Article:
Microsoft has released an out-of-cycle patch to fix three critical and previously disclosed holes in Internet Explorer.
The company also released an updated version of a software tool for cleaning out the prolific MyDoom virus and its variants from infected systems.
The latest cumulative patch is contained in Security Bulletin MS04-25 and is aimed at fixing a series of flaws in Explorer that were publicly disclosed in late June.
Microsoft, which typically releases patches in monthly cycles, urged users to install the latest one as soon as possible because of potentially serious risks posed by the flaws.
For instance, one of the holes has already been used in an attack called Download.Ject, in which vulnerable client systems are infected with a Trojan capable of capturing sensitive information, such as log-on names and passwords, or of fooling users into parting with their credit card numbers and ATM Pins.
Microsoft released a tool to help users get rid of the Trojan on infected systems in June. On 2 July the company released a configuration change to Windows XP, Server 2003 and Windows 2000 that was designed to mitigate the risk posed by Download.Ject.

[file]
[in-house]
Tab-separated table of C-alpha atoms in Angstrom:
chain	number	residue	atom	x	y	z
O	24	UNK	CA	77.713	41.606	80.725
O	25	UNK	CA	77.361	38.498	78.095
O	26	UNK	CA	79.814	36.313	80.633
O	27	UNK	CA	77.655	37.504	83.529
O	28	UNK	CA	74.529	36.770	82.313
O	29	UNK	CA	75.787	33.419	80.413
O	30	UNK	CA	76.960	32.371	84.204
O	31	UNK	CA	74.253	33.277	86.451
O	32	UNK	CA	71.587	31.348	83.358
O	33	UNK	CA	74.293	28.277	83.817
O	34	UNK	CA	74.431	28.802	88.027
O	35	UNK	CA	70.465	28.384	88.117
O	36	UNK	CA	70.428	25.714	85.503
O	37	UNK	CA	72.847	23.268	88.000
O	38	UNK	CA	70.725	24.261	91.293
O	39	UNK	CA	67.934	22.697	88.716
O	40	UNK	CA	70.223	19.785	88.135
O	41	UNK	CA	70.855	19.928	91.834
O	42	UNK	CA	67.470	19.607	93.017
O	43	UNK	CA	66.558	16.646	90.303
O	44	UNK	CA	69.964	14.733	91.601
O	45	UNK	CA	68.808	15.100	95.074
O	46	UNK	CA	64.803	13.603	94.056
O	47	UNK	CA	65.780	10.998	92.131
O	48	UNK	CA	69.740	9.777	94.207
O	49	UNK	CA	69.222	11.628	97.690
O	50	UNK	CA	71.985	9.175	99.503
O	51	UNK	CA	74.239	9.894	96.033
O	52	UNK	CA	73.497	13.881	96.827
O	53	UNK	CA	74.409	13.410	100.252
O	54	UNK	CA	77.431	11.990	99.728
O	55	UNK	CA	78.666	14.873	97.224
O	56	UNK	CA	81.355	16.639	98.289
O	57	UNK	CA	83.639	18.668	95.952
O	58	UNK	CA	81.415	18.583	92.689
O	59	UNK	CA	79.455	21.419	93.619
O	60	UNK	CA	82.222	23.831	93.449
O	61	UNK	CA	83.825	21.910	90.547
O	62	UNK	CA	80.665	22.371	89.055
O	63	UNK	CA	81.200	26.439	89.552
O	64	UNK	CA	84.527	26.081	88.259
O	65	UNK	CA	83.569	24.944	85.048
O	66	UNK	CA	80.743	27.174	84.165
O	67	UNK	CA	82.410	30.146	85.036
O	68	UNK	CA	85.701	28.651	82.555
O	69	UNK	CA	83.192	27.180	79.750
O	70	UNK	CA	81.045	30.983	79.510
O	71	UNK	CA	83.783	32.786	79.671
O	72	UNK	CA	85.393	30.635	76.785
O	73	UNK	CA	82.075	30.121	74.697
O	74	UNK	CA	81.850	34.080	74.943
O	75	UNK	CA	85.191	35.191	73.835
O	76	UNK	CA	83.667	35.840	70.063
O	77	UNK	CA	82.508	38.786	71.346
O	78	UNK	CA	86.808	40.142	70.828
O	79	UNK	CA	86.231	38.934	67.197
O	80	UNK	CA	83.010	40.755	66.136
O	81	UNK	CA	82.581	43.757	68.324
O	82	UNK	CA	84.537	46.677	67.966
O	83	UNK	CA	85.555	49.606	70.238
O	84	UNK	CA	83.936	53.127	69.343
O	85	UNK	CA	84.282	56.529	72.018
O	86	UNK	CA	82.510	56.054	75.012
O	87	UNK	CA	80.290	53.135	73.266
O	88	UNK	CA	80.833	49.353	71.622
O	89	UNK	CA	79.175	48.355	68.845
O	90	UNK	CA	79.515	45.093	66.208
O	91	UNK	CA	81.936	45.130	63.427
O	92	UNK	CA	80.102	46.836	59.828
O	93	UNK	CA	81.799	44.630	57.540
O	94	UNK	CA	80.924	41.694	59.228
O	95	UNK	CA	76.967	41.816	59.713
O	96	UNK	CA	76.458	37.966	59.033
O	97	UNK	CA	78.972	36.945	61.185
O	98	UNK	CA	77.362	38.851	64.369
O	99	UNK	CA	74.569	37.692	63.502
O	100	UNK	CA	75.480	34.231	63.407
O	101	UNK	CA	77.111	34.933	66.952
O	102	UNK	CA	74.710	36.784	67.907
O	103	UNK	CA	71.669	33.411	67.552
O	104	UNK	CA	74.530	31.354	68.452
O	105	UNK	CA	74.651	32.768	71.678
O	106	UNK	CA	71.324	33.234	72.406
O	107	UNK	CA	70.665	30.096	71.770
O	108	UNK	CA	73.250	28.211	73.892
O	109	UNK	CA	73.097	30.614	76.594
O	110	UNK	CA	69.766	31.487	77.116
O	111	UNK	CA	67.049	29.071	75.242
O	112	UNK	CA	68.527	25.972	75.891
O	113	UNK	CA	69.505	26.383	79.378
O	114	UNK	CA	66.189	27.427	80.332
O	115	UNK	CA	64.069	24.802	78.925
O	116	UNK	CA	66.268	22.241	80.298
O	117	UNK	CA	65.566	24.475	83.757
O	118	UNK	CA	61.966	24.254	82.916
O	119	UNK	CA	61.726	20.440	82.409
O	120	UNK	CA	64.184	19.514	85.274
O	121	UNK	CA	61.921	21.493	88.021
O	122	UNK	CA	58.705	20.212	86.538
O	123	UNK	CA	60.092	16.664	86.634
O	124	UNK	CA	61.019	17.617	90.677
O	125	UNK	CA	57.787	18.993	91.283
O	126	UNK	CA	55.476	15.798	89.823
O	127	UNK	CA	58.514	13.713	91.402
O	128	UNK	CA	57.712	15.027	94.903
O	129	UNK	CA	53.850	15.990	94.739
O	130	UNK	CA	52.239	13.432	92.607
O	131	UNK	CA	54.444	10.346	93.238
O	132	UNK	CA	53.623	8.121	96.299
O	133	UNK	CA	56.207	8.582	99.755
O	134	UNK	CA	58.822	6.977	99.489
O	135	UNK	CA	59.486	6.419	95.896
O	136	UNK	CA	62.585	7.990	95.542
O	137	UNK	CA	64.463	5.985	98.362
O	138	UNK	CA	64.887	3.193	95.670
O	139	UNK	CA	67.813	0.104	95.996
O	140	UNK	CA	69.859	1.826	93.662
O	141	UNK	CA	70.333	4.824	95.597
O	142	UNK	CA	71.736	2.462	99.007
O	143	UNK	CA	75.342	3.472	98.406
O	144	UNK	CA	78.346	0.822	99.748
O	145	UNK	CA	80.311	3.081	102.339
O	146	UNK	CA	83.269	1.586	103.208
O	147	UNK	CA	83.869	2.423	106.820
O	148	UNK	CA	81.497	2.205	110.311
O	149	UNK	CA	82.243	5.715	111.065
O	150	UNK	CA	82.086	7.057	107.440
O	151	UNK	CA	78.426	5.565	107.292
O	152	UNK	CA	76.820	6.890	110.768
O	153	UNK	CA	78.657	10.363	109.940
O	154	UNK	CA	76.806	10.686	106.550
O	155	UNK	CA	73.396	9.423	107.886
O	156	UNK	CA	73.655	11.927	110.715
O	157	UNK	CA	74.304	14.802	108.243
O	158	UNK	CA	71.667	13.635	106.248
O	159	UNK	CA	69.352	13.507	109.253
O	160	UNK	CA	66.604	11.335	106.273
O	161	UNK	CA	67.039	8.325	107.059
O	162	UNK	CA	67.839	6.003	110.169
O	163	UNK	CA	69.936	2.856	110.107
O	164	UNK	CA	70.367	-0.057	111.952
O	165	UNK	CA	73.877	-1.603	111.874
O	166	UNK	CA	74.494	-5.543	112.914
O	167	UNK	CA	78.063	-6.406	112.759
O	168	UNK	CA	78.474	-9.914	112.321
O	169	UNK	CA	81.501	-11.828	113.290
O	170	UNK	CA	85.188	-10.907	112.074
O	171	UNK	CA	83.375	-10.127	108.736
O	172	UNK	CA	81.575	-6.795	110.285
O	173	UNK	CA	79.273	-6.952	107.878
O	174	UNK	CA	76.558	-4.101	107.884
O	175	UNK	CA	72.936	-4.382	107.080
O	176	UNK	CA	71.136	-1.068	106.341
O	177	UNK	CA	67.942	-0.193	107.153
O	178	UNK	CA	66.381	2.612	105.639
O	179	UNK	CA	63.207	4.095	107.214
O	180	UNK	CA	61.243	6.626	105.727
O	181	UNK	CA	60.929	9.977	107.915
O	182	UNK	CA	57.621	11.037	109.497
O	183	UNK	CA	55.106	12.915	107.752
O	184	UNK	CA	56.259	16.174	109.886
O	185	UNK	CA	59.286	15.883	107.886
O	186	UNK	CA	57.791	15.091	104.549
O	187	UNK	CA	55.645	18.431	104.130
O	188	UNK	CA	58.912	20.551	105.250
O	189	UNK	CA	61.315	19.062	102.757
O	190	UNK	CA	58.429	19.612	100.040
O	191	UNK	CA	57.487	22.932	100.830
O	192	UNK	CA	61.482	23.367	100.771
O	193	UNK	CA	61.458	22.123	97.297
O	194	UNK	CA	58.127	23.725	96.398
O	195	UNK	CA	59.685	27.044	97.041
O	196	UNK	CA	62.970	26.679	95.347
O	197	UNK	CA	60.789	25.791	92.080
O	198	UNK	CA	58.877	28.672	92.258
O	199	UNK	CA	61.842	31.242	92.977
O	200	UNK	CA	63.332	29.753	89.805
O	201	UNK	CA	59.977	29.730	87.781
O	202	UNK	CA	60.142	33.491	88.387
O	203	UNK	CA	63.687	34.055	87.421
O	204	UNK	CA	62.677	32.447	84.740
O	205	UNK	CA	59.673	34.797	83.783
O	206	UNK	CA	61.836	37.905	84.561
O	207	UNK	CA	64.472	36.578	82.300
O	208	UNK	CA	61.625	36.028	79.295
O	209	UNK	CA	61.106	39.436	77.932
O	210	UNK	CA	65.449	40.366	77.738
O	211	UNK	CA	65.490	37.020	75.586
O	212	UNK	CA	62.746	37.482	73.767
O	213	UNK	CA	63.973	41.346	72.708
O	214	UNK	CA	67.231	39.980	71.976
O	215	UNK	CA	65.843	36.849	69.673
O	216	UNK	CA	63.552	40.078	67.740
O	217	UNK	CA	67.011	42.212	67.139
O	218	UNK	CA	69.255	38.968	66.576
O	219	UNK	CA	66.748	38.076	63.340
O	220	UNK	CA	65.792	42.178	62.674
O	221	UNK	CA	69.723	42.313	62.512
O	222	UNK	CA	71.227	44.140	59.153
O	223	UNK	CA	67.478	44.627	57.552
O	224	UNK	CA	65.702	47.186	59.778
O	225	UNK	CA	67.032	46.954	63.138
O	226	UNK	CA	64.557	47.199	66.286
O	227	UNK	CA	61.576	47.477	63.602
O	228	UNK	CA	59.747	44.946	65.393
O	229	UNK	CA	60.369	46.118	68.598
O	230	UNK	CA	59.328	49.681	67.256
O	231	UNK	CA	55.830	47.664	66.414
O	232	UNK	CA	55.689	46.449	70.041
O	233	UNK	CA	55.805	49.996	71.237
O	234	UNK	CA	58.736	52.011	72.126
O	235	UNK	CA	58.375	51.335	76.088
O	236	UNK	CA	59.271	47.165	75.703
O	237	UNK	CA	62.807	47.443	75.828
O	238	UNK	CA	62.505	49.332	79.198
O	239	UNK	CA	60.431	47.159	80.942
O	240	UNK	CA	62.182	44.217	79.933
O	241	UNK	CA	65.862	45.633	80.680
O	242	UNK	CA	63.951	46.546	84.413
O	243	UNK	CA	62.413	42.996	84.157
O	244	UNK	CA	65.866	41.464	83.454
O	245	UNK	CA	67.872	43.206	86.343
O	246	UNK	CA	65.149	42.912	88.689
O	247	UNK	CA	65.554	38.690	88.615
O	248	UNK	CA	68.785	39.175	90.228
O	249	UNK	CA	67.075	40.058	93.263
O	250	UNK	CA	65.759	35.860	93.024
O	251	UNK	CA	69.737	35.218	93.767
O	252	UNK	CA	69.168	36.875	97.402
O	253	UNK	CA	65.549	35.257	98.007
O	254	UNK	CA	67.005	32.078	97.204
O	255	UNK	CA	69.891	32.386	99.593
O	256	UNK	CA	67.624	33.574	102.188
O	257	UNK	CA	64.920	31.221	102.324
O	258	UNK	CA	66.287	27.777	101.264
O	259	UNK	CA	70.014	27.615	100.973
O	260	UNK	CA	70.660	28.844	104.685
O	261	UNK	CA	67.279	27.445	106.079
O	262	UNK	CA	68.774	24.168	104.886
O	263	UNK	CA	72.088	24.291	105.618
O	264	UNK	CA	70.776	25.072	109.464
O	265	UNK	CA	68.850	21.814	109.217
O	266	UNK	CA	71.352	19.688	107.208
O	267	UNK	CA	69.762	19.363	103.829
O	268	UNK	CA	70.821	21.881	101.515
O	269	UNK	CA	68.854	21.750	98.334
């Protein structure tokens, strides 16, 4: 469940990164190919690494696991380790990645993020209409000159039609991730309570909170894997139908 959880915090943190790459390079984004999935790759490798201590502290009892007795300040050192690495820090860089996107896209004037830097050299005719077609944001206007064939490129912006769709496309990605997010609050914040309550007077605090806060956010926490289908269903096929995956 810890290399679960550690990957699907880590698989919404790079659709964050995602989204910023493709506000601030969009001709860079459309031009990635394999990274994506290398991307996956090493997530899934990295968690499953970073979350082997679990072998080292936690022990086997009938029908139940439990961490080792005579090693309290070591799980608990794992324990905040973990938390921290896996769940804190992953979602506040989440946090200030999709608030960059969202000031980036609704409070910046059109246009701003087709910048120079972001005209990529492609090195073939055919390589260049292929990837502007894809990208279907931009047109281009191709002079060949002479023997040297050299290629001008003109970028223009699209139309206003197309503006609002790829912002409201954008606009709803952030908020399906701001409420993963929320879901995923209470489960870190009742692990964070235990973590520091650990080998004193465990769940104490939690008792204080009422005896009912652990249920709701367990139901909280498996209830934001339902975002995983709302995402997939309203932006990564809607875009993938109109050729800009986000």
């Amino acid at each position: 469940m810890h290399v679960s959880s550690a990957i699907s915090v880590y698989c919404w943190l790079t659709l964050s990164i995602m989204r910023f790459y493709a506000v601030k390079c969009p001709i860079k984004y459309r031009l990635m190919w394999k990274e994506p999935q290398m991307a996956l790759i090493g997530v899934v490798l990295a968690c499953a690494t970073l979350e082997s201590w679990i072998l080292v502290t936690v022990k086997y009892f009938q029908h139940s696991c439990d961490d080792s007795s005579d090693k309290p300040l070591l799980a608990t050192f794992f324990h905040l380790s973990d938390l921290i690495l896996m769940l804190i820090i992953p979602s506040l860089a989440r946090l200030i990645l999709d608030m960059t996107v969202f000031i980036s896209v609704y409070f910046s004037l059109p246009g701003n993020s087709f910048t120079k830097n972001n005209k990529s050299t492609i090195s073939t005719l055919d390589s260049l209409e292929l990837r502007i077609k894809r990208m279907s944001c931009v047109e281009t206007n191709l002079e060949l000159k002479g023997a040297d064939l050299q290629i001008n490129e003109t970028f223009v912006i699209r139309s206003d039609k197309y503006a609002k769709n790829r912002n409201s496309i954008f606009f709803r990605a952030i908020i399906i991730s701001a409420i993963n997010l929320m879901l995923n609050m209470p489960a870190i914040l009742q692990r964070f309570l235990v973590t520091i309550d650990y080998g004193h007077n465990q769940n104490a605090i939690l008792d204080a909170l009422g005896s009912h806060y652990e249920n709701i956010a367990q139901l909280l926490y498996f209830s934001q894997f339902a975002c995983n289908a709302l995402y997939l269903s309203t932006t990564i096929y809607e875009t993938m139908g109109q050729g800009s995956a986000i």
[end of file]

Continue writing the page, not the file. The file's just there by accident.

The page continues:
Today's patch finally closes the so-called cross-domain vulnerability in Internet Explorer that Download.Ject takes advantage of, Microsoft said.
There is no evidence that the other two flaws addressed by the latest patch have been exploited, said Alfred Huger, senior director of engineering at Symantec's security response centre.
One of them is a buffer overflow vulnerability in a software component used to process bitmap image files. The other is a buffer overrun flaw in a function used to process Gif image files. Both flaws could give attackers a way to remotely execute malicious code on an infected system.
"Both of these are a little more difficult to exploit than the first one," Huger said. "We haven't seen any exploits so far but that doesn't necessarily mean there aren't any," he said.
Microsoft's latest patch replaces the MS04-004 cumulative update that was first issued by the company in February and later updated in April.
Jaikumar Vijayan writes for Computerworld